The Usenet is founded on a pull paradigm, while mailing lists are founded on a push paradigm.
The Usenet and mailing lists are similar message sharing technologies, enabling one person to share information with many others. For example, the BITNET was a long-standing community of mailing lists that shared their message traffic with the Usenet under the “bit.” hierarchy.
However, mailing lists and the Usenet have real differences in the amount of interaction required by the user, as described below:
- Push. Mailing lists are based on a push paradigm, which means they require little interaction from the user, since messages are automatically delivered to their mailbox and can be read as they arrive.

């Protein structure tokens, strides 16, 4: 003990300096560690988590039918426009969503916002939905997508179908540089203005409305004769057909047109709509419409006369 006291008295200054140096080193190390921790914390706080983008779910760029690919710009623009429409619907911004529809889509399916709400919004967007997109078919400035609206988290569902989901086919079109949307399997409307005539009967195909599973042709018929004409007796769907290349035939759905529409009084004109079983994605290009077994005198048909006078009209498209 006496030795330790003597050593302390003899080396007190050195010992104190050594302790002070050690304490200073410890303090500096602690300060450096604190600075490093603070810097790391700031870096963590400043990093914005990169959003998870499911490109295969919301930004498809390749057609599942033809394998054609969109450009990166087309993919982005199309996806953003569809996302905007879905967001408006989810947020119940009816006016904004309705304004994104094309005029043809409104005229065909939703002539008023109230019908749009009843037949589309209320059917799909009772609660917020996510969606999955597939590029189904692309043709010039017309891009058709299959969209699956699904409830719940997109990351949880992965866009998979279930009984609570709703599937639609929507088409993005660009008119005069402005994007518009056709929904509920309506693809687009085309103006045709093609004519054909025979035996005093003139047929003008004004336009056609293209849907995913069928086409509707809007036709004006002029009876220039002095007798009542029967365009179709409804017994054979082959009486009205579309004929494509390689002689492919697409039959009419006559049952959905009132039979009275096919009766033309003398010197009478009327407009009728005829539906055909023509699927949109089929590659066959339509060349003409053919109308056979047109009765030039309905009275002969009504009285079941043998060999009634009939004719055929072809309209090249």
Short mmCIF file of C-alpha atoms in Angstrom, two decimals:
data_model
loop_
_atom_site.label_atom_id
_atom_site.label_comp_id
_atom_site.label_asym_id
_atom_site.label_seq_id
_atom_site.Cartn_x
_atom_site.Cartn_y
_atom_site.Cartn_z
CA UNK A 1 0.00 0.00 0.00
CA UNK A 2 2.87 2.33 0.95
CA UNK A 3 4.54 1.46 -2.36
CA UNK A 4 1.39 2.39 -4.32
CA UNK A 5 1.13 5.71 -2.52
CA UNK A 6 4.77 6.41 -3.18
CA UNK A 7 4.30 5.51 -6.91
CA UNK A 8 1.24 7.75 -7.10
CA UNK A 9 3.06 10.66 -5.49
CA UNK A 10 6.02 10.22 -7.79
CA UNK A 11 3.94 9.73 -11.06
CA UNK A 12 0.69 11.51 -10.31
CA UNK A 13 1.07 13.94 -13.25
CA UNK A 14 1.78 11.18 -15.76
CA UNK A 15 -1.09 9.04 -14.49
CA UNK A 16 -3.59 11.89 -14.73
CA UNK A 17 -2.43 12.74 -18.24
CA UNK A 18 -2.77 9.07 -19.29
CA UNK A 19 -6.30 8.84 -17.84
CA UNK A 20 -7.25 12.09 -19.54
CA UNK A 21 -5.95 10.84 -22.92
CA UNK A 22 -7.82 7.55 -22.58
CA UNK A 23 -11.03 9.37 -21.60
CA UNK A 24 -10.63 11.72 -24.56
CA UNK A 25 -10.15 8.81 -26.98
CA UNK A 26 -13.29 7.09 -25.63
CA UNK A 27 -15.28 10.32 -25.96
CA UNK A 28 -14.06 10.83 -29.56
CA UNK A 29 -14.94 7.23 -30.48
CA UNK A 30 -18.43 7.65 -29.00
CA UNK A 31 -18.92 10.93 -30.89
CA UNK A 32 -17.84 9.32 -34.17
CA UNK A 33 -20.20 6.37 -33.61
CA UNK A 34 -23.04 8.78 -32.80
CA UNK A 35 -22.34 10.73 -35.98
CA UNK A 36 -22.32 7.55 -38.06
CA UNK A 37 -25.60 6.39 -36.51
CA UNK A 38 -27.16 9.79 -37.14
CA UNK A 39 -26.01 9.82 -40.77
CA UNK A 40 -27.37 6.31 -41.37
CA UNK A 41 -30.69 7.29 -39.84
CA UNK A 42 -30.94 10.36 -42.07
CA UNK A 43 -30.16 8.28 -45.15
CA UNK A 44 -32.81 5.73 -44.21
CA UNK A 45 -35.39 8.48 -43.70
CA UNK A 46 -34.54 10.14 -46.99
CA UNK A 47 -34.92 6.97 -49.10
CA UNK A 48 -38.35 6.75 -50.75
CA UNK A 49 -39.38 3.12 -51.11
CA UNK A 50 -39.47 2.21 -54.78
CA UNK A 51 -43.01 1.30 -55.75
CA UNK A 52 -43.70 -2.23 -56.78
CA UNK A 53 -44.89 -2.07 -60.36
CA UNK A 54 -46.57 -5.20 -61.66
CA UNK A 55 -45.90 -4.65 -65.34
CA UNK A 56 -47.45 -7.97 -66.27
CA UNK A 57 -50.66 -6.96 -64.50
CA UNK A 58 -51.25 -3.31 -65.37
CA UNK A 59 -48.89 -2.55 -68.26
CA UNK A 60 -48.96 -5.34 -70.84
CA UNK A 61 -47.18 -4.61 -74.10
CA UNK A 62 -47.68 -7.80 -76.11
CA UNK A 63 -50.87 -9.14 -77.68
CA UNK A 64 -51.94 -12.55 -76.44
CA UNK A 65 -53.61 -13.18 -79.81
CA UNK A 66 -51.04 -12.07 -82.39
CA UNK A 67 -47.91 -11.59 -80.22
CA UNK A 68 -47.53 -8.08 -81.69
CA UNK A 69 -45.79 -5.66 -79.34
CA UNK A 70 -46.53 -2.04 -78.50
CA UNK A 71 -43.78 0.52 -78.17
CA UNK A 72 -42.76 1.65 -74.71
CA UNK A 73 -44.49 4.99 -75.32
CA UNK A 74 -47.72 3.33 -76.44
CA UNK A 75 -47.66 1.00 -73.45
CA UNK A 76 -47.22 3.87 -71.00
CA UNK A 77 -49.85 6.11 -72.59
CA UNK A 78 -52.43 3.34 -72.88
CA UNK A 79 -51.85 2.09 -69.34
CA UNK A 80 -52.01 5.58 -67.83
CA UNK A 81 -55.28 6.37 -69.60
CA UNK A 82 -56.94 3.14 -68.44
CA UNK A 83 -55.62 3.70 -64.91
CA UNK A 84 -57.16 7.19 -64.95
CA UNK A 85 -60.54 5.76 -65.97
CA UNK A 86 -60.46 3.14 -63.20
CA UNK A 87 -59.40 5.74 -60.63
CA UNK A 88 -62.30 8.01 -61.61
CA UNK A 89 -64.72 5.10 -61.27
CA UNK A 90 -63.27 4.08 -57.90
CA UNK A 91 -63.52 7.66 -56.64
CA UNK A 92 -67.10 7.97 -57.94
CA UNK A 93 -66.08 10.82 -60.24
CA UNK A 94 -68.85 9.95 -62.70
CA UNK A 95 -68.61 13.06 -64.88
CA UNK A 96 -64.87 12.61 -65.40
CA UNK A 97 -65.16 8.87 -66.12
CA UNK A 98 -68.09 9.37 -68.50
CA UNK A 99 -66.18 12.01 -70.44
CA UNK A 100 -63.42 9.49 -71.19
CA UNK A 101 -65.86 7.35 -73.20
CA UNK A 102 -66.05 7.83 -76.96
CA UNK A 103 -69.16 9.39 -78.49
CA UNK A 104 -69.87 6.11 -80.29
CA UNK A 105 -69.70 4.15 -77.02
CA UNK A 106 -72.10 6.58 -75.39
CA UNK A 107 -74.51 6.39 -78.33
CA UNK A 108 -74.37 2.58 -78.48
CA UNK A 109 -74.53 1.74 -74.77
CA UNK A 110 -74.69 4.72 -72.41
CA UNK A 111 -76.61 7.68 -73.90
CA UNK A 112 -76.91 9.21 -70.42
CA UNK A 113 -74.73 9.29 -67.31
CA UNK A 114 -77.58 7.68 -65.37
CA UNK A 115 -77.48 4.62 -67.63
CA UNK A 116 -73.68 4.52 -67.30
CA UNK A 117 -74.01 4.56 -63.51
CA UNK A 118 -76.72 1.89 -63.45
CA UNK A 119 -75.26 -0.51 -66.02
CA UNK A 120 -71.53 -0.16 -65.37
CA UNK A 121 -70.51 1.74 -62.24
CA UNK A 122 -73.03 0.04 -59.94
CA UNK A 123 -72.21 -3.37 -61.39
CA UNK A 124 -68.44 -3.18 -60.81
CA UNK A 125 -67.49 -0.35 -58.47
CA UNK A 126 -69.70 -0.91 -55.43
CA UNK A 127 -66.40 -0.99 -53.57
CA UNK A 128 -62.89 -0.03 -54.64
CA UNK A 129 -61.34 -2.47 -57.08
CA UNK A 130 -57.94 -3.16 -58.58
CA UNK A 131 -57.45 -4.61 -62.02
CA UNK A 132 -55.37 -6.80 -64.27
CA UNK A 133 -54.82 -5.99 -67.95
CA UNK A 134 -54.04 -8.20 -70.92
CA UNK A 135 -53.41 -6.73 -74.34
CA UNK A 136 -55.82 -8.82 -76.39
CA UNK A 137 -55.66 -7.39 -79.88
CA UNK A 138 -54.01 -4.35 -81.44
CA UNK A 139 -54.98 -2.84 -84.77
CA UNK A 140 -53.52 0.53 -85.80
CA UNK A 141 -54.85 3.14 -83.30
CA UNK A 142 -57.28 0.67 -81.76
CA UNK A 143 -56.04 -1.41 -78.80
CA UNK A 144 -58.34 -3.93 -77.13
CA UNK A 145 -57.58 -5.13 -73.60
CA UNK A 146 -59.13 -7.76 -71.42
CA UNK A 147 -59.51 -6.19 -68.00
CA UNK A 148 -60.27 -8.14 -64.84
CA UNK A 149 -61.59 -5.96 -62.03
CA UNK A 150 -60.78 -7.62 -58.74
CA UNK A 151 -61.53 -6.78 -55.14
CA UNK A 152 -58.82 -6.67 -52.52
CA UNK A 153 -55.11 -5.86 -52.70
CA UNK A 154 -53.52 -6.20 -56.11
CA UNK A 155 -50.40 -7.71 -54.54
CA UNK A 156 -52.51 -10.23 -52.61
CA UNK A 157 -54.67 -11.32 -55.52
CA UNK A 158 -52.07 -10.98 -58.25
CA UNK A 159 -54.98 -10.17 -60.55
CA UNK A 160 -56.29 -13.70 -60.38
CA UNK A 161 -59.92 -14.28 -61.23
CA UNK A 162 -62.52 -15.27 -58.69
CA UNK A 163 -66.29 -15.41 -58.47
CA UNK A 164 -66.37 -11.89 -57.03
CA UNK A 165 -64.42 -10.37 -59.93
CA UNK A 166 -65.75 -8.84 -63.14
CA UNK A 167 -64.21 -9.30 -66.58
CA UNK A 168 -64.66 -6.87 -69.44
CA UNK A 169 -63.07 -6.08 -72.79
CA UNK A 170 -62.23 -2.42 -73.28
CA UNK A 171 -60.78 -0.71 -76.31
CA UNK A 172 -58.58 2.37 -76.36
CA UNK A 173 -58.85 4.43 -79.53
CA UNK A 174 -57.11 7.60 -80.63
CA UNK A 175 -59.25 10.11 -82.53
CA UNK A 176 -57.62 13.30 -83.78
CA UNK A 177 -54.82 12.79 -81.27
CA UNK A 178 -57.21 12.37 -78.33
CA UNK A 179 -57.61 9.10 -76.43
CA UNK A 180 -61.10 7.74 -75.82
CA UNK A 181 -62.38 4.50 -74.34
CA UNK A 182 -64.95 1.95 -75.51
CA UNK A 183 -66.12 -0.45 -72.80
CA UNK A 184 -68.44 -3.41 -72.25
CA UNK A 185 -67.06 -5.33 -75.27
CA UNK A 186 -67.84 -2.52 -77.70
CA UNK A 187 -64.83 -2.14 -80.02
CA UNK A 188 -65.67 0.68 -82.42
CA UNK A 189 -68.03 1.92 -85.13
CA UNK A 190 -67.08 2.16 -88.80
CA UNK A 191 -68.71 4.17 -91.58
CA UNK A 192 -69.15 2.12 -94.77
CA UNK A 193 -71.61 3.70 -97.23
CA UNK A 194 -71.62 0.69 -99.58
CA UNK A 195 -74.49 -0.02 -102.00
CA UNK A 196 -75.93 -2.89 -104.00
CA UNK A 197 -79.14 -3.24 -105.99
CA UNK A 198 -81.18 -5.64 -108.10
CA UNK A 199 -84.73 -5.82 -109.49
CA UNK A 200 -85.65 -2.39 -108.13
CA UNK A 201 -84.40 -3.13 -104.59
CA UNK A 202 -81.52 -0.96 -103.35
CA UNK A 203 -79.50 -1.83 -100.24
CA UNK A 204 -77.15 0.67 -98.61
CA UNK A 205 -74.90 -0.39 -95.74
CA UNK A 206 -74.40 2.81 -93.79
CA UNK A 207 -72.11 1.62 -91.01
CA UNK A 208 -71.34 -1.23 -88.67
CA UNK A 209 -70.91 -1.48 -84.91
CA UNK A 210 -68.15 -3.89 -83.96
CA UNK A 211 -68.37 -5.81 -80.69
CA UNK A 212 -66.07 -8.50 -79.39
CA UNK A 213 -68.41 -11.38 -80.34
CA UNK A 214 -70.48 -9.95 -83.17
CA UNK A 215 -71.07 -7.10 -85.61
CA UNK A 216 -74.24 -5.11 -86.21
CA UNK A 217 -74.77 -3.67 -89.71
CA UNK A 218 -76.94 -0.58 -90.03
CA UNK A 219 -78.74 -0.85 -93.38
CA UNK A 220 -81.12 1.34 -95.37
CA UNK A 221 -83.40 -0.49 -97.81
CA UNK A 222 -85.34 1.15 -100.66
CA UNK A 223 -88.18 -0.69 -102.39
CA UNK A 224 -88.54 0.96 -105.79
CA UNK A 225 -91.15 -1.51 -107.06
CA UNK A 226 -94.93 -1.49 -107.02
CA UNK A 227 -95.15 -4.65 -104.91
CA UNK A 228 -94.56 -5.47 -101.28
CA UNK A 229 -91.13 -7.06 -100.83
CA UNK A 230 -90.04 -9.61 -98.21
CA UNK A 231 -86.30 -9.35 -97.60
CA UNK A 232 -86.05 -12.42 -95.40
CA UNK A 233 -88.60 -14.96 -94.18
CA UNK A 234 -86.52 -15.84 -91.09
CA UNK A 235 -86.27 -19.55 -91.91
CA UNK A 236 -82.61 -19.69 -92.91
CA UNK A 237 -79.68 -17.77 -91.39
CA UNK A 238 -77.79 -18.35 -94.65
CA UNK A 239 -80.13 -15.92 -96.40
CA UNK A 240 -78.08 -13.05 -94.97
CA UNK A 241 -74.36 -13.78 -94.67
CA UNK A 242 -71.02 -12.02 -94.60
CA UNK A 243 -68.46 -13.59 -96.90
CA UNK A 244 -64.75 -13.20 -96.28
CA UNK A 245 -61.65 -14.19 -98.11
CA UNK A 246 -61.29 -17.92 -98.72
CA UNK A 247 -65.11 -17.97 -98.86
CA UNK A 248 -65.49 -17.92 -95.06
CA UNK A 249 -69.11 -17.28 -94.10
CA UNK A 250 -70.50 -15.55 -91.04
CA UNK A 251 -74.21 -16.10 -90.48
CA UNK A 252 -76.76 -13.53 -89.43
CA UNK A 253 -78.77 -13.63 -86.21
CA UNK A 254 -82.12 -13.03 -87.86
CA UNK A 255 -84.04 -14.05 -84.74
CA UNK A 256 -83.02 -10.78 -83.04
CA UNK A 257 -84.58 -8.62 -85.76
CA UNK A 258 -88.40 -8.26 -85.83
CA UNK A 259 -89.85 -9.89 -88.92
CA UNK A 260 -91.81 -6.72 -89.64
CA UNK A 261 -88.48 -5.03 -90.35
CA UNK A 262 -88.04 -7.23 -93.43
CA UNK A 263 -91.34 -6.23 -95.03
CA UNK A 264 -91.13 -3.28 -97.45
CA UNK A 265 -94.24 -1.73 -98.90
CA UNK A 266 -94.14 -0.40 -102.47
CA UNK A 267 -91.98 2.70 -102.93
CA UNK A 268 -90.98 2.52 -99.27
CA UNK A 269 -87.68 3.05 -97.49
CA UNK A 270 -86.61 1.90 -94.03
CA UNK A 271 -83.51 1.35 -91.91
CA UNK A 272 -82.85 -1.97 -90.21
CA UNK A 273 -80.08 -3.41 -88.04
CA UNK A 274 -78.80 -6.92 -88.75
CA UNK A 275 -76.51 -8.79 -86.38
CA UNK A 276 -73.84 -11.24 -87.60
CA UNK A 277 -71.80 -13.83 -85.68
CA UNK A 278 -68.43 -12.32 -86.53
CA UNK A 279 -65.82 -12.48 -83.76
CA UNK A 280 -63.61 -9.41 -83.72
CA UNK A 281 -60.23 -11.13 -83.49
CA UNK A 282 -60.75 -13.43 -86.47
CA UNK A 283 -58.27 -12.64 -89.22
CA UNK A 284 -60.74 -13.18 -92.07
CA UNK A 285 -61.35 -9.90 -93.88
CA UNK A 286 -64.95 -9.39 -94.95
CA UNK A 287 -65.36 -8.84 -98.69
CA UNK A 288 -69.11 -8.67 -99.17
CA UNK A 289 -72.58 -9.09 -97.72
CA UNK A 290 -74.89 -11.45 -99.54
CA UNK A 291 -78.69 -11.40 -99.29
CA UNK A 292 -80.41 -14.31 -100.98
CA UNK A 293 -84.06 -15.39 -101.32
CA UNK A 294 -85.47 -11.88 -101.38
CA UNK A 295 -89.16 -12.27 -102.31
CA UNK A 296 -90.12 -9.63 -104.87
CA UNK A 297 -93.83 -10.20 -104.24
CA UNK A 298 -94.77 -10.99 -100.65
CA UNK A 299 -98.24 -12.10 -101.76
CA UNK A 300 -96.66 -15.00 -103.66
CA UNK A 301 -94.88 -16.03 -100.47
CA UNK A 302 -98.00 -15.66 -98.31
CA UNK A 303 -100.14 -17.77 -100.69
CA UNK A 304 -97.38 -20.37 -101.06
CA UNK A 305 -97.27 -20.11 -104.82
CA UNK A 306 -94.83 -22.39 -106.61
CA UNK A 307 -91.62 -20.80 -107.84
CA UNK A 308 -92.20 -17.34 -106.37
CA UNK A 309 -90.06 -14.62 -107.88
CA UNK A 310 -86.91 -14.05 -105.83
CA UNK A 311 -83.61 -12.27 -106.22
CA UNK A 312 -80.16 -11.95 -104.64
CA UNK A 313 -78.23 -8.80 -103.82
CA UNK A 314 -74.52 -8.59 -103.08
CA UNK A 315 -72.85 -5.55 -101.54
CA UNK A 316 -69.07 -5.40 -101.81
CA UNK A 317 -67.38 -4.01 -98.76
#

- Pull. The Usenet is based on a pull paradigm requiring active engagement by the user, where people actively choose the newsgroups and messages they wish to read each time they log on.
Both mailing lists and the Usenet can be moderated, where messages posted to the list or newsgroup are first checked by a human to ensure they are appropriate. However, newsgroups can also be “retro-moderated”, where messages deemed to be off-topic or otherwise inappropriate can be removed after they are already posted, which can’t be done with mailing lists.
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